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Discussion Starter #21 (Edited)
Thanks again for the insight.

I have decided to go with AGM battery's for time being. I have 2 100AH Gel battery's from Renogy on the way along with a 1000w pure sine wave inverter. Am I okay to come off the CCP for my direct line to the battery's running in parallel or should I come off the batteries themselves? Also since I am running 2 AGM's would it be a good idea to have a battery charger running first from the starter battery? Any suggestions on which battery charger to consider? I am planning on running a few fuses and circuit breakers as well. Will the Blue Systems 100-300am fuse do the trick?
 

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Looking for some ideas for my house electrical system in my van. If you have photos of your electrical system and mind sharing that would be great!
Check out Mobile Solar Power web site for plans, and I recommend you buy the book "Mobile Solar Power Made Easy!" from Amazon.

Here are a few links to some different systems from the web site:
  1. Minimalist on a Budget
    (estimated total cost: $295-$748)
  2. The Minimalist (Great For Small Van Dwellings)
    (estimated total cost: $1,070-$1,745)
  3. The Classic 400 Watt (RV's, Big Vans, Buses)
    (estimated total cost: $2,000-$3,200)
  4. Classic 400 Watt w/ Alternator Charging
    (estimated total cost: $1,800-$3000)
  5. The Off-grid King (Power anything!)
    (estimated total cost: $3,670-$6,030)
  6. Ultra Sized Systems (Run an Air Conditioner)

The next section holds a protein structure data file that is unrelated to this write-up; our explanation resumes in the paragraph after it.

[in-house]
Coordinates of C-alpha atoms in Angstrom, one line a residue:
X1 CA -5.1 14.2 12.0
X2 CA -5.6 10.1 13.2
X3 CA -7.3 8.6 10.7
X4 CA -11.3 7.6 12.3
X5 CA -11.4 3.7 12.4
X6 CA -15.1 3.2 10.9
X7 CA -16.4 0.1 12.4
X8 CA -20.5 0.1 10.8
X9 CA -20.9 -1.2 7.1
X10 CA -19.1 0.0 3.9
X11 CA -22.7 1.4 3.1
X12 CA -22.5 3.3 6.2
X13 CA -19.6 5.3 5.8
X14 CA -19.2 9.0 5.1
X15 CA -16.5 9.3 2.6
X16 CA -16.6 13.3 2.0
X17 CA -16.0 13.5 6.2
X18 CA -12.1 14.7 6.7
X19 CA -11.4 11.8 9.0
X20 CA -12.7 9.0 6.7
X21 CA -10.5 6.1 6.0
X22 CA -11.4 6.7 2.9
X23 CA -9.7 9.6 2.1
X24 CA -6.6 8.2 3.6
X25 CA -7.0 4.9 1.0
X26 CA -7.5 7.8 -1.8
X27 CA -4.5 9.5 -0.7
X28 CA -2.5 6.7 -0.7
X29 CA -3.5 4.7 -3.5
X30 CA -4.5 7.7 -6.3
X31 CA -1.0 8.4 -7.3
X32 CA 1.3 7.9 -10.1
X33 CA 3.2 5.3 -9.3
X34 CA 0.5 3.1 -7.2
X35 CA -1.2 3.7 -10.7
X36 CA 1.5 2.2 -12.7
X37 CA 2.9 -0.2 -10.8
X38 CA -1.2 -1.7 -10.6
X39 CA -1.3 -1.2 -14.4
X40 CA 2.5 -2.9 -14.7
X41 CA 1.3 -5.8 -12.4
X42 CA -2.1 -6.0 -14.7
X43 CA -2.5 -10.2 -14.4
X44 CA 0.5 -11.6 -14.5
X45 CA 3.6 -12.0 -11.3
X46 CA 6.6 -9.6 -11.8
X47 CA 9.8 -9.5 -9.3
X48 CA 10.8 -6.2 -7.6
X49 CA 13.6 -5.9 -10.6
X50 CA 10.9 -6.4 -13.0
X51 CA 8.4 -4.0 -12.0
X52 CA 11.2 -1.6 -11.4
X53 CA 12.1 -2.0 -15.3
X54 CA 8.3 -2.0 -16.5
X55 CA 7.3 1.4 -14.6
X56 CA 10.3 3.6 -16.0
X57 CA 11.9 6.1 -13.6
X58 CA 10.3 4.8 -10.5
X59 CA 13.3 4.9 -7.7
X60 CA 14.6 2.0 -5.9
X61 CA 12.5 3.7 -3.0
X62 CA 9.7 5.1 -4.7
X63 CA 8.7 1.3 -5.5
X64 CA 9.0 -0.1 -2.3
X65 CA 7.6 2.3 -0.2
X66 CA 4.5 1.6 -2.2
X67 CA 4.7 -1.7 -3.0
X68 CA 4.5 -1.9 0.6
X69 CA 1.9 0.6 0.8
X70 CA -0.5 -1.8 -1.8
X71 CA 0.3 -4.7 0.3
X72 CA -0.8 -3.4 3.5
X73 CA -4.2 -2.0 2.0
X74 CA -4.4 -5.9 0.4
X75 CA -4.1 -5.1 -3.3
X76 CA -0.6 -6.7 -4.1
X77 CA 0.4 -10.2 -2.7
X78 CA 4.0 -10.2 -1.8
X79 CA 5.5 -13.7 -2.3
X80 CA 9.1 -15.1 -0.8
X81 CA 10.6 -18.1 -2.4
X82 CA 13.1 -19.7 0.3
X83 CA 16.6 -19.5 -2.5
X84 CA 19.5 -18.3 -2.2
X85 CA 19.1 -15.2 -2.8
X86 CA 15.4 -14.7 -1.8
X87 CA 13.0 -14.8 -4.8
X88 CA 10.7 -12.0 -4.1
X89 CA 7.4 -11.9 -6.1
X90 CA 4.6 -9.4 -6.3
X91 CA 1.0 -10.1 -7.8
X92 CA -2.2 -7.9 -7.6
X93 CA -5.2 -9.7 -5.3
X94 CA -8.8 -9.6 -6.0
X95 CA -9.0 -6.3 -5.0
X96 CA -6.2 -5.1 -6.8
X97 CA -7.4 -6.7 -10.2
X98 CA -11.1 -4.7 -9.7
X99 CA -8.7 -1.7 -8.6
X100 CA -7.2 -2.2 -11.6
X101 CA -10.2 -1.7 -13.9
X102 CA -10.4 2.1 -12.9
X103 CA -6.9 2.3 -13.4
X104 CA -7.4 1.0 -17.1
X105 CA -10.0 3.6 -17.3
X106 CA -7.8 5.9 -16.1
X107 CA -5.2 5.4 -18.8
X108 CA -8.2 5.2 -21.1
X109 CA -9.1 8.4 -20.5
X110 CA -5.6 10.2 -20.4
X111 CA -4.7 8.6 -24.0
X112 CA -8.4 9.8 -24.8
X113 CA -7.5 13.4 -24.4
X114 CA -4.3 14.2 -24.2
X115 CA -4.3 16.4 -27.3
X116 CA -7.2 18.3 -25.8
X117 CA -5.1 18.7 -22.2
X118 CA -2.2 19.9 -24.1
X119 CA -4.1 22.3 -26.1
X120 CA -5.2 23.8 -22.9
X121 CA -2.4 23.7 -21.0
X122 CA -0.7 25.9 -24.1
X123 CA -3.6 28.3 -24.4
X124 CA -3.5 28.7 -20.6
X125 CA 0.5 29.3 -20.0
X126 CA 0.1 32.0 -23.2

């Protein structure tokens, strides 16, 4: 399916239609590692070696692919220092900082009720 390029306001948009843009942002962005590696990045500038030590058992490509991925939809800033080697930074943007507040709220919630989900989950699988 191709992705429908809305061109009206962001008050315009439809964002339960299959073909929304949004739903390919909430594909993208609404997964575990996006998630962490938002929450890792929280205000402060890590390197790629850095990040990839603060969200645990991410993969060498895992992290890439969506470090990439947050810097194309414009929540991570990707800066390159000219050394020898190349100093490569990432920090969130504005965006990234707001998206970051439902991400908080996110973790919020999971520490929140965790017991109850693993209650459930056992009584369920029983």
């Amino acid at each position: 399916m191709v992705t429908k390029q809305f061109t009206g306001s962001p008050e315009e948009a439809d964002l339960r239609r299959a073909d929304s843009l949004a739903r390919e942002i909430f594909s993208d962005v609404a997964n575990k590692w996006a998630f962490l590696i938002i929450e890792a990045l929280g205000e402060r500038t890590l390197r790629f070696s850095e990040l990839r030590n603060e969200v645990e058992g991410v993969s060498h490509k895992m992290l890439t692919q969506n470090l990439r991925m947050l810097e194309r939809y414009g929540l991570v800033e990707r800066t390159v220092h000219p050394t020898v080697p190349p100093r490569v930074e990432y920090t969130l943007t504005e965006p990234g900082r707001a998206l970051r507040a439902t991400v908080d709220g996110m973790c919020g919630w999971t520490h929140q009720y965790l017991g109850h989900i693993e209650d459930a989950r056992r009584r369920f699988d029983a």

(estimated total cost: $7,340-$10,000)
One thing that bugs me about these systems is he does not select inverters with shore power charging or the ability to hard wire your AC power to a standard wall outlet. Otherwise you get lots of specific details on what you will need to buy with links and how to be safe.

This guy has lots of videos on Youtube to learn from and verifies/test the equipment he recommends. https://www.youtube.com/channel/UCoj6RxIAQq8kmJme-5dnN0Q

I plan to build option 4 but with a different inverter.
 

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Discussion Starter #25
More specific regarding a charge controller. If I am coming from my starter battery's to my two house battery's (in parallel) based on my research its probably best to go with a charge controller. Renogy has a 20amp and 40amp DC-DC charge controller. With the Max Current on the battery I have being 30amp would it be most ideal to go with the 40amp? Would it be more ideal to come off my CCP (single CCP) ?